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March, 10 2018
February, 15 2018
Malta Company Formation
Company Service Providers are frequently registered lawyers, notaries and accountants that maintain offices within the Malta jurisdiction and can provide any of the below services to clients:
1. Establishment of companies or other legal entities
2. Acts as a director or secretary of a company or any other related position in other legal entities;
3. Provides a registered office, a business correspondence or an administrative address
Concerning the above services, if someone wants to make a registration on Malta’s Financial Services Authority there should be a concrete request to the Authority and be accompanied by a non-refundable application fee, which is expected to be of Eur200. If registration is granted, a supervisory fee of approximately EURO 2.000 is payable on an annual basis.
It should be noted that persons who act as advocates, notaries, lawyers, and accountants are exempted from this formality.
There is no doubt that the reasoning of this exemption is based on the significant accountability given to holders of the warrants.
Persons qualified to act as administrators are also exempted from registration with MFSA. This exemption is based on the idea that service providers are already subject to PML rules within the framework of their professional activities. Even though these persons are exempted, they are still obliged to notify the Financial Intelligence Analysis Unit (FIAU) to act as service providers through their company's business.
Maltese Company Act
According to the forms of Business organisation, the Maltese Companies Act provides several types of commercial partnerships such as limited partnerships, private limited companies and public limited companies. The main form of business organization in Malta is a private limited liability company.
The Companies ACT 1995 came into force with the objective of updating Maltese Corporate legal framework and harmonizing the ACT with the EU directives on company law.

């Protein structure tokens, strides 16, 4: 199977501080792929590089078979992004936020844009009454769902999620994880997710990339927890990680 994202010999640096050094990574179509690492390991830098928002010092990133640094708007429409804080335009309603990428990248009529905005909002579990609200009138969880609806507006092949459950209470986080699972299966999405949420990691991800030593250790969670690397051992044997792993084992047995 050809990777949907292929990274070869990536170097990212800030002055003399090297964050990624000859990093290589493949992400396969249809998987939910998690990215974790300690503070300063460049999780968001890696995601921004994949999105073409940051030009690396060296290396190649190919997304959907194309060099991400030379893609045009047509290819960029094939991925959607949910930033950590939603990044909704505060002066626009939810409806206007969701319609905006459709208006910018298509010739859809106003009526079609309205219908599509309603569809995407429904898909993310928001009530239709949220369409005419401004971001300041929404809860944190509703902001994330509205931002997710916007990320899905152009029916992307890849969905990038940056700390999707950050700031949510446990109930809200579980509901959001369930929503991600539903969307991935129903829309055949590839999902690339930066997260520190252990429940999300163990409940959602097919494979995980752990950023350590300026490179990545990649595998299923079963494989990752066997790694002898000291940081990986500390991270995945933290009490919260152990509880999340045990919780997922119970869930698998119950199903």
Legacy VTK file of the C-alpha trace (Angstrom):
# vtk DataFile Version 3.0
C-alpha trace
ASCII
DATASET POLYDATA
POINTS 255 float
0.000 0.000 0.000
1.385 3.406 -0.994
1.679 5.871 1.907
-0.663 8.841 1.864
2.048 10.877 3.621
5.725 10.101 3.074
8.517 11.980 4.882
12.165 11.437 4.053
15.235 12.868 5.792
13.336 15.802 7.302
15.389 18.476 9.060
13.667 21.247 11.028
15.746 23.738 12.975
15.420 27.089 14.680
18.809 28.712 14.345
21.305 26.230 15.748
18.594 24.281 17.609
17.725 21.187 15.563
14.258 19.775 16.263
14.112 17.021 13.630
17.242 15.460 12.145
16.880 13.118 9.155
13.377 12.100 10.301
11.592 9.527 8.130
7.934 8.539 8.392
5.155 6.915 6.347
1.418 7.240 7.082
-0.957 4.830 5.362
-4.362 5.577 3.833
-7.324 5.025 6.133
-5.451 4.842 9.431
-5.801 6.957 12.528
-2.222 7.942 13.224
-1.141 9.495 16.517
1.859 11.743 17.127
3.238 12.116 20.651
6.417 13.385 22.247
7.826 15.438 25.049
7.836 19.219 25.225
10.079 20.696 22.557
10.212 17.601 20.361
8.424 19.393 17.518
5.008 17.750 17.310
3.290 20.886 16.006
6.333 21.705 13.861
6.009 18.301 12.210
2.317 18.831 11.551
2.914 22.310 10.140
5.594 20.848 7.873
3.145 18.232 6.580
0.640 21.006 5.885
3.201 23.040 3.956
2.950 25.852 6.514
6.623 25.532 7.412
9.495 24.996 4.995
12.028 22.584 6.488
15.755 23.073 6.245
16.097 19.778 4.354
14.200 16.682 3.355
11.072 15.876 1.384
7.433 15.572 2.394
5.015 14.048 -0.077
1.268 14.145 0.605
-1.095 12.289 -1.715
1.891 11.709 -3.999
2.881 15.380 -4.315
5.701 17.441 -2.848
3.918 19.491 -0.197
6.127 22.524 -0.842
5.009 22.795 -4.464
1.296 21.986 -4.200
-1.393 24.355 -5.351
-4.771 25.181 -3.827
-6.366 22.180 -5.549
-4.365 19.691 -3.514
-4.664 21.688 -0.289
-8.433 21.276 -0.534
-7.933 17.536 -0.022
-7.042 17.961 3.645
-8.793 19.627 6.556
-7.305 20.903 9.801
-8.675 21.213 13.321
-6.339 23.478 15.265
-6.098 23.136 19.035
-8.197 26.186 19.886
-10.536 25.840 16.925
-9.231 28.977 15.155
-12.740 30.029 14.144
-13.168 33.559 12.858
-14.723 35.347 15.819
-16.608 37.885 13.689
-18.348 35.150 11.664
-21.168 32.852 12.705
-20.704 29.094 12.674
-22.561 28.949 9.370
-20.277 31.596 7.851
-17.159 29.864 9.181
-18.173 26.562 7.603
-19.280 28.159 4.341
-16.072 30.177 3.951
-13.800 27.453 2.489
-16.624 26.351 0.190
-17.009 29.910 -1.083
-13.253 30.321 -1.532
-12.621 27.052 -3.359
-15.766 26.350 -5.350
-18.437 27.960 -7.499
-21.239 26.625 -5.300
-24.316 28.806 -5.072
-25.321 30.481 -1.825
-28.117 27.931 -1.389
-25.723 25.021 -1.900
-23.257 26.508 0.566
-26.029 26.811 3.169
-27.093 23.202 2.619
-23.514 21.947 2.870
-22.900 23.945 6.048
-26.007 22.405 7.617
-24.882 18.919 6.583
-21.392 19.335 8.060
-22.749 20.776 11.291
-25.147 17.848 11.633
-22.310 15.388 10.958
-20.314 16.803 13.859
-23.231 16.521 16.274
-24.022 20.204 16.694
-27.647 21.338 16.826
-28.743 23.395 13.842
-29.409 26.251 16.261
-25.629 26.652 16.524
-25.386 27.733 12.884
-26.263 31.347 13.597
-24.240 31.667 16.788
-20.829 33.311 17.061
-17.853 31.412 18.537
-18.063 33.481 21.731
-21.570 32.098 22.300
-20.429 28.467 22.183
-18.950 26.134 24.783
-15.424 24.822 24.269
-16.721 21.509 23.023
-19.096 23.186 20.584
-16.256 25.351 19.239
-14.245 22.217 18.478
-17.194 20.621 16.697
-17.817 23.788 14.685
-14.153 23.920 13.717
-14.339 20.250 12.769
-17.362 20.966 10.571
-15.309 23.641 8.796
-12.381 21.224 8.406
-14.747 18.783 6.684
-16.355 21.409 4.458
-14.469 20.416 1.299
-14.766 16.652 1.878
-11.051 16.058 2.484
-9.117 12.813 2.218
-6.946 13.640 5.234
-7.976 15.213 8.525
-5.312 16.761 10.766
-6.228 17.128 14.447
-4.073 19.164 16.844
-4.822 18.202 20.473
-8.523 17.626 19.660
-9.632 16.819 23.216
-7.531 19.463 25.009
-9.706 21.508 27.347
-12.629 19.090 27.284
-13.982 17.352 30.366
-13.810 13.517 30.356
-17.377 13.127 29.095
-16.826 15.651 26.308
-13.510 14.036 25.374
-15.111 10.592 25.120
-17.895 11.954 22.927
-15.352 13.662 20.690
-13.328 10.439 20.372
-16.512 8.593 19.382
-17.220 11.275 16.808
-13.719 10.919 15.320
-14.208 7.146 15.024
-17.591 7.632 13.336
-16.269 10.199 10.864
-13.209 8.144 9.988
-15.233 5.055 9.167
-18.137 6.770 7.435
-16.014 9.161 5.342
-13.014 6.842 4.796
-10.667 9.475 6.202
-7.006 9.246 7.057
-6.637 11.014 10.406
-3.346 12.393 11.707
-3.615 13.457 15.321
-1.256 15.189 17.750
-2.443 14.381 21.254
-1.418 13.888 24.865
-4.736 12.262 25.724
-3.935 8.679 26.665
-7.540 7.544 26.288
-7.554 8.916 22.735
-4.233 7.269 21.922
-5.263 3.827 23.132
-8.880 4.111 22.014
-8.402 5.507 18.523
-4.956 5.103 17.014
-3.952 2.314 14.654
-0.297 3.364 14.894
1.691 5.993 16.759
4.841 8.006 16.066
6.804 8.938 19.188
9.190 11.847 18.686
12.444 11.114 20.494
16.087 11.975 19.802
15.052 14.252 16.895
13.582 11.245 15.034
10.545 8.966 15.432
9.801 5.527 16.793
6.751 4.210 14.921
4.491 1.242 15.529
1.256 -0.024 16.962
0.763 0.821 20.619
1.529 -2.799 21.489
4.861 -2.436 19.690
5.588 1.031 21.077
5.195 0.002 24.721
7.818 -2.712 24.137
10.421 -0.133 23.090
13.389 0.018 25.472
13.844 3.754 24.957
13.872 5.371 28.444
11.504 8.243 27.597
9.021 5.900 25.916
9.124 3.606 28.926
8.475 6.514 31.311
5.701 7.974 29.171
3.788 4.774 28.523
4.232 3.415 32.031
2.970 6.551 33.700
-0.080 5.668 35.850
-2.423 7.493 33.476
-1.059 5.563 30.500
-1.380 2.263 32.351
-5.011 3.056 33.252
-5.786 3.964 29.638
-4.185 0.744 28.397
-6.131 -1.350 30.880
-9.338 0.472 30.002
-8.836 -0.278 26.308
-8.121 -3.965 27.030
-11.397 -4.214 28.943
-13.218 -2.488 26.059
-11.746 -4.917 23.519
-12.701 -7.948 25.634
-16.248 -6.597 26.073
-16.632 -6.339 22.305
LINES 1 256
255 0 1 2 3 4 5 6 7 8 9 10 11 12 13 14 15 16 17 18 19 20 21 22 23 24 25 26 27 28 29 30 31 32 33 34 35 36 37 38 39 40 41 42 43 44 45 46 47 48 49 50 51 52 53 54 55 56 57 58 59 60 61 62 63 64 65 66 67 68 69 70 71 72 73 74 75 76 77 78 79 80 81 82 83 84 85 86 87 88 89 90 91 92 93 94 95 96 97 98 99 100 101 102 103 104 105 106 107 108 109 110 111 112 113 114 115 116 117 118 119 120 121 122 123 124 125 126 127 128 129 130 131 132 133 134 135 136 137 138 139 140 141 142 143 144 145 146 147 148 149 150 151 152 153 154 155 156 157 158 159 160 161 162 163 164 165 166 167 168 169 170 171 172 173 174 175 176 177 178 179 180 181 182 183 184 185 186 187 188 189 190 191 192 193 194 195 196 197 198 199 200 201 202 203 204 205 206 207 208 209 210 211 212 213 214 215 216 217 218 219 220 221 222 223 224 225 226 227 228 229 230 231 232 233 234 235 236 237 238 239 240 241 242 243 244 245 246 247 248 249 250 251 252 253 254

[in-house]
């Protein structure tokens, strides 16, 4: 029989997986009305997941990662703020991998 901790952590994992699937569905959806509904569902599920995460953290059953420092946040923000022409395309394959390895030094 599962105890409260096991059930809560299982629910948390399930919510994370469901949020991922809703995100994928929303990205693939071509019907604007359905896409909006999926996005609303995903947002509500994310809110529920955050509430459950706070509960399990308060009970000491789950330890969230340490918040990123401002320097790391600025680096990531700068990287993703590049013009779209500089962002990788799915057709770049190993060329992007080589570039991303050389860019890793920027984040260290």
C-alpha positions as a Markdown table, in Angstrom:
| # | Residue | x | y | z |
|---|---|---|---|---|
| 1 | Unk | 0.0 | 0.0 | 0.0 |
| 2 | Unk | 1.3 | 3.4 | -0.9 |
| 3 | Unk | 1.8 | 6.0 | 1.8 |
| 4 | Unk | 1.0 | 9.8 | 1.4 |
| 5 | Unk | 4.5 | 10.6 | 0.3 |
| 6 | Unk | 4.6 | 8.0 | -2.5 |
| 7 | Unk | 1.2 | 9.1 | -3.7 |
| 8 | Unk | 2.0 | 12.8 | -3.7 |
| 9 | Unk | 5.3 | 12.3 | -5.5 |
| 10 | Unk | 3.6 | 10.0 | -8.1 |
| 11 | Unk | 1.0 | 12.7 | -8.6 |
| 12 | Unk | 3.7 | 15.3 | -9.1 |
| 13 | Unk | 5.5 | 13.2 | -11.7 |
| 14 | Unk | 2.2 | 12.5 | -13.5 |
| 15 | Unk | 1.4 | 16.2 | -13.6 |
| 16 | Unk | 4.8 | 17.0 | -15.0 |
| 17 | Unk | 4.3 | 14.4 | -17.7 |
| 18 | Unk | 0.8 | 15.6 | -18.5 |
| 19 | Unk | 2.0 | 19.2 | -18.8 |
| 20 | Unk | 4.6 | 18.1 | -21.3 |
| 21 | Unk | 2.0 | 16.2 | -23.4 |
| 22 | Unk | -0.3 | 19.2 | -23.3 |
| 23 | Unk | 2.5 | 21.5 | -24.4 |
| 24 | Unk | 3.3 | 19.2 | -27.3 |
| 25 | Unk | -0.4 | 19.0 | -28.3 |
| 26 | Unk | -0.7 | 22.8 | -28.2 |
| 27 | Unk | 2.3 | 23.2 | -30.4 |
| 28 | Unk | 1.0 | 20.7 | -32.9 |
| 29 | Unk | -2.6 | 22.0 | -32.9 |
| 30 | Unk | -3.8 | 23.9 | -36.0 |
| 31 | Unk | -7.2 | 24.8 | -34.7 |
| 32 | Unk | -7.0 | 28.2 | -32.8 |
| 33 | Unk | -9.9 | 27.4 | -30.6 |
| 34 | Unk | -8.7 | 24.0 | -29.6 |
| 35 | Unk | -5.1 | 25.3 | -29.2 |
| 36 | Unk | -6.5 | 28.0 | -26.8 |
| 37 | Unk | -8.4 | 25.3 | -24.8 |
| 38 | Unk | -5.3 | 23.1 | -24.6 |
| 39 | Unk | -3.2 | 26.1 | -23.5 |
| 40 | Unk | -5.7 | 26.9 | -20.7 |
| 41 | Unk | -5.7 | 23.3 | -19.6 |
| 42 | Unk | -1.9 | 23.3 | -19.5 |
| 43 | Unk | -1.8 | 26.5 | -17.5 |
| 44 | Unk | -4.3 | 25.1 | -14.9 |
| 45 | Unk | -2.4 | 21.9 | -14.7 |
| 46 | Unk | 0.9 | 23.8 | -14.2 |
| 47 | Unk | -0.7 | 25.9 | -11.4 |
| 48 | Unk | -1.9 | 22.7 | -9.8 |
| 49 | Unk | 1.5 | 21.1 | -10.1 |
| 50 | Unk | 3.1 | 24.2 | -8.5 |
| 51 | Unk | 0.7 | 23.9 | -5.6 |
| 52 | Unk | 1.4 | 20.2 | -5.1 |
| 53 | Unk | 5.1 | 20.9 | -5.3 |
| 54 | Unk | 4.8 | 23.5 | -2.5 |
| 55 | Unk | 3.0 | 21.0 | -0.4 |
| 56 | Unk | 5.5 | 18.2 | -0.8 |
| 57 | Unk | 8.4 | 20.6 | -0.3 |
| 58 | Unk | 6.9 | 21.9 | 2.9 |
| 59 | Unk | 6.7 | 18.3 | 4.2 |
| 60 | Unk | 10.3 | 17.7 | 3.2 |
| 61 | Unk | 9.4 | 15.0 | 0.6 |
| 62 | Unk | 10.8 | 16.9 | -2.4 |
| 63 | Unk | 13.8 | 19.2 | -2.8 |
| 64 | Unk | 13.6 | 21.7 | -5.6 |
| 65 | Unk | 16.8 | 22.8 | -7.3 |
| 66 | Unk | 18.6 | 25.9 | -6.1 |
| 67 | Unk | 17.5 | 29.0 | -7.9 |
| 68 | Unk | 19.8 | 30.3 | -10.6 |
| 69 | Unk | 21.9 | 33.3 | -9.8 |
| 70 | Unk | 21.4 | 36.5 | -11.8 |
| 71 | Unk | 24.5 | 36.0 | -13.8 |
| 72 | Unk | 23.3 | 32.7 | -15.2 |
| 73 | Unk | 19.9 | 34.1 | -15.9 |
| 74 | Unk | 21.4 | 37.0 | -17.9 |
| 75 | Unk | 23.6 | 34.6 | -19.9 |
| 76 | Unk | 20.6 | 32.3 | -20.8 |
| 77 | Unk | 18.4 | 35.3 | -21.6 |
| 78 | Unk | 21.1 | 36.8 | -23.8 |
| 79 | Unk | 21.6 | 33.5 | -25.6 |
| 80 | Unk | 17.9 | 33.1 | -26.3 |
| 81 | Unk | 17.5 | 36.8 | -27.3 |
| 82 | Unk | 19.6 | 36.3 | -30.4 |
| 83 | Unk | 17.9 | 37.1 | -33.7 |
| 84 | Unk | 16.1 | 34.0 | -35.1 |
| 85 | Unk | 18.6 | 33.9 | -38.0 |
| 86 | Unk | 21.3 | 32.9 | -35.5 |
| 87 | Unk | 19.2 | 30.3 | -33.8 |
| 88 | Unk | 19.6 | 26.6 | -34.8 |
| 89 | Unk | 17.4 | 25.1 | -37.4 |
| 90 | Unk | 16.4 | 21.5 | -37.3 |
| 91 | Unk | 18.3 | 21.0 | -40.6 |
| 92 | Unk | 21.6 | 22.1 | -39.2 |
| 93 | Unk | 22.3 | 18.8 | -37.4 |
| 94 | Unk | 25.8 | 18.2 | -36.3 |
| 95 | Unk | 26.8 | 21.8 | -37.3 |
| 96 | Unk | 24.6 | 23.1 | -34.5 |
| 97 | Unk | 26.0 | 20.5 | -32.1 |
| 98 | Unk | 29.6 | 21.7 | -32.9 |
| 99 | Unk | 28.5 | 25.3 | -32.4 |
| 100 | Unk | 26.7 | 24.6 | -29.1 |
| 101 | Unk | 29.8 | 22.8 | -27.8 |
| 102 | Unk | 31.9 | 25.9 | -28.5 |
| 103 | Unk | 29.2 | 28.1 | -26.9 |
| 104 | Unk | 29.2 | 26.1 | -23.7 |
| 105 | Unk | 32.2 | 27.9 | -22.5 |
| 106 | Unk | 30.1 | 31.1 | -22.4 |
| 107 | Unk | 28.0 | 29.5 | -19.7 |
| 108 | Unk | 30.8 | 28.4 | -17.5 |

In addition, shipping companies incorporated in Malta before or after the entry into force of the Companies ACT 1995, can choose to be governed by the Merchant Shipping regulations of 2004.
Limited Liability Companies can either be private or public. The difference of these two types is largely that private companies restrict the transferability of shares, prohibits the public to subscribe for shares of the company and the number of members is limited to 50 .
A Maltese company is set up by a Memorandum of Association which must be signed at least by two persons unless it’s regarding a private exempt company. After that a certification of registration is being issued. The Memorandum shall mention the name of the company; the address and official identification of the subscribers, the type of the company, the registered office of the company in Malta, the objects of the company, information regarding the authorized share capital issued and paid-up, the number of directors and the way in which the representation of the company will be drilled.
The minimum authorised and issued share capital for public companies shall be EUR 46 587, 47 of which at least 25% must be paid-up. For private companies the authorised and issued share capital shall be minimum EUR 1164.69 of which at least 20% is to be paid-up. Companies may have share capital expressed in any major currency.
The various Company Registration Expenses are paid to the Registrar of Companies. The expenses could be everything from EURO 245 to a maximum of EURO 2,250. The expenses depend on the value of the Authorized Share Capital.
The central Registry of Companies (ROC) is the responsible authority that administrates all errands regarding the registration of all Maltese companies. All the formal notifications made in connection with Maltese companies can be found on the website of the register in MFSA.
The content of this article is intended to provide a general guide to the subject matter. Specialist advice should be sought on your specific circumstances. For further information, please contact Maria Erotokritou at :
By: Maria Erotokritou (LLB Law- University of Wales)